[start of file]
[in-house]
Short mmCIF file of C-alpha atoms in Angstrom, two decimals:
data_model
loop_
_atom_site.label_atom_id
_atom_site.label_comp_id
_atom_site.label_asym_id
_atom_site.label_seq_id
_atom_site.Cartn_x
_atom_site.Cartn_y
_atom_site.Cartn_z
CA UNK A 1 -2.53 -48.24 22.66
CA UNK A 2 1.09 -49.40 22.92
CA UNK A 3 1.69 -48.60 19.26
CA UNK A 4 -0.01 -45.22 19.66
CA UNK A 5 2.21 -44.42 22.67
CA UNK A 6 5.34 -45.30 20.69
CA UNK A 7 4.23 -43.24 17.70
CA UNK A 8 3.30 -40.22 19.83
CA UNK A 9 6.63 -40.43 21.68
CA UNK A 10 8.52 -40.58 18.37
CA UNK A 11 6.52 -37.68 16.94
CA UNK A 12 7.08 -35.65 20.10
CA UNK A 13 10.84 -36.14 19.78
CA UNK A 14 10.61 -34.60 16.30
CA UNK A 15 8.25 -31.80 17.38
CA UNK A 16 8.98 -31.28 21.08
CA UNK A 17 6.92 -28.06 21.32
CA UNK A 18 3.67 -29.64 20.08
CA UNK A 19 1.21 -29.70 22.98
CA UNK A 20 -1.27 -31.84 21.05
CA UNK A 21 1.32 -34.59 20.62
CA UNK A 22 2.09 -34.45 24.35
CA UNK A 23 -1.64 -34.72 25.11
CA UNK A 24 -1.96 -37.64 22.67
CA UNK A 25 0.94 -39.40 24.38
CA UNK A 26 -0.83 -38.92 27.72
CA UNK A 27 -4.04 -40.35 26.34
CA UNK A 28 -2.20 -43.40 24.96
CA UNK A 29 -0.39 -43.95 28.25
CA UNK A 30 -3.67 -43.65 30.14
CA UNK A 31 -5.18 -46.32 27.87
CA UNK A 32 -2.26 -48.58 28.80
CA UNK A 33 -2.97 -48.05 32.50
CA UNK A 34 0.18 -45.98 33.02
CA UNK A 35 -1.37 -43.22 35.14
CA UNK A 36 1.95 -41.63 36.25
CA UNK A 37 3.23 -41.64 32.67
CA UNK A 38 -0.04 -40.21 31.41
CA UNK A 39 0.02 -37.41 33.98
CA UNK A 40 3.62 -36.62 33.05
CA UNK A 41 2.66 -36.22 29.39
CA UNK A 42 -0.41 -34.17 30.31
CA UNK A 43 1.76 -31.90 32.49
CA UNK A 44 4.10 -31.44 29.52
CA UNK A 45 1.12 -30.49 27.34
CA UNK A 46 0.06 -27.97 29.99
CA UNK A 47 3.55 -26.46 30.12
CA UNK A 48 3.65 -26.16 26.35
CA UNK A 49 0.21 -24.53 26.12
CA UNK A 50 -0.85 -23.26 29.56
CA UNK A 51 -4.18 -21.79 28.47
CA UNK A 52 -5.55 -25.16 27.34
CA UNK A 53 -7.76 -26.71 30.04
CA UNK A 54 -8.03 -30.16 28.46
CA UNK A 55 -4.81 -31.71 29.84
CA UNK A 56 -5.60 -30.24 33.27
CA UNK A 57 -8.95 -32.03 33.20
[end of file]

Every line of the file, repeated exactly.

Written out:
[in-house]
Short mmCIF file of C-alpha atoms in Angstrom, two decimals:
data_model
loop_
_atom_site.label_atom_id
_atom_site.label_comp_id
_atom_site.label_asym_id
_atom_site.label_seq_id
_atom_site.Cartn_x
_atom_site.Cartn_y
_atom_site.Cartn_z
CA UNK A 1 -2.53 -48.24 22.66
CA UNK A 2 1.09 -49.40 22.92
CA UNK A 3 1.69 -48.60 19.26
CA UNK A 4 -0.01 -45.22 19.66
CA UNK A 5 2.21 -44.42 22.67
CA UNK A 6 5.34 -45.30 20.69
CA UNK A 7 4.23 -43.24 17.70
CA UNK A 8 3.30 -40.22 19.83
CA UNK A 9 6.63 -40.43 21.68
CA UNK A 10 8.52 -40.58 18.37
CA UNK A 11 6.52 -37.68 16.94
CA UNK A 12 7.08 -35.65 20.10
CA UNK A 13 10.84 -36.14 19.78
CA UNK A 14 10.61 -34.60 16.30
CA UNK A 15 8.25 -31.80 17.38
CA UNK A 16 8.98 -31.28 21.08
CA UNK A 17 6.92 -28.06 21.32
CA UNK A 18 3.67 -29.64 20.08
CA UNK A 19 1.21 -29.70 22.98
CA UNK A 20 -1.27 -31.84 21.05
CA UNK A 21 1.32 -34.59 20.62
CA UNK A 22 2.09 -34.45 24.35
CA UNK A 23 -1.64 -34.72 25.11
CA UNK A 24 -1.96 -37.64 22.67
CA UNK A 25 0.94 -39.40 24.38
CA UNK A 26 -0.83 -38.92 27.72
CA UNK A 27 -4.04 -40.35 26.34
CA UNK A 28 -2.20 -43.40 24.96
CA UNK A 29 -0.39 -43.95 28.25
CA UNK A 30 -3.67 -43.65 30.14
CA UNK A 31 -5.18 -46.32 27.87
CA UNK A 32 -2.26 -48.58 28.80
CA UNK A 33 -2.97 -48.05 32.50
CA UNK A 34 0.18 -45.98 33.02
CA UNK A 35 -1.37 -43.22 35.14
CA UNK A 36 1.95 -41.63 36.25
CA UNK A 37 3.23 -41.64 32.67
CA UNK A 38 -0.04 -40.21 31.41
CA UNK A 39 0.02 -37.41 33.98
CA UNK A 40 3.62 -36.62 33.05
CA UNK A 41 2.66 -36.22 29.39
CA UNK A 42 -0.41 -34.17 30.31
CA UNK A 43 1.76 -31.90 32.49
CA UNK A 44 4.10 -31.44 29.52
CA UNK A 45 1.12 -30.49 27.34
CA UNK A 46 0.06 -27.97 29.99
CA UNK A 47 3.55 -26.46 30.12
CA UNK A 48 3.65 -26.16 26.35
CA UNK A 49 0.21 -24.53 26.12
CA UNK A 50 -0.85 -23.26 29.56
CA UNK A 51 -4.18 -21.79 28.47
CA UNK A 52 -5.55 -25.16 27.34
CA UNK A 53 -7.76 -26.71 30.04
CA UNK A 54 -8.03 -30.16 28.46
CA UNK A 55 -4.81 -31.71 29.84
CA UNK A 56 -5.60 -30.24 33.27
CA UNK A 57 -8.95 -32.03 33.20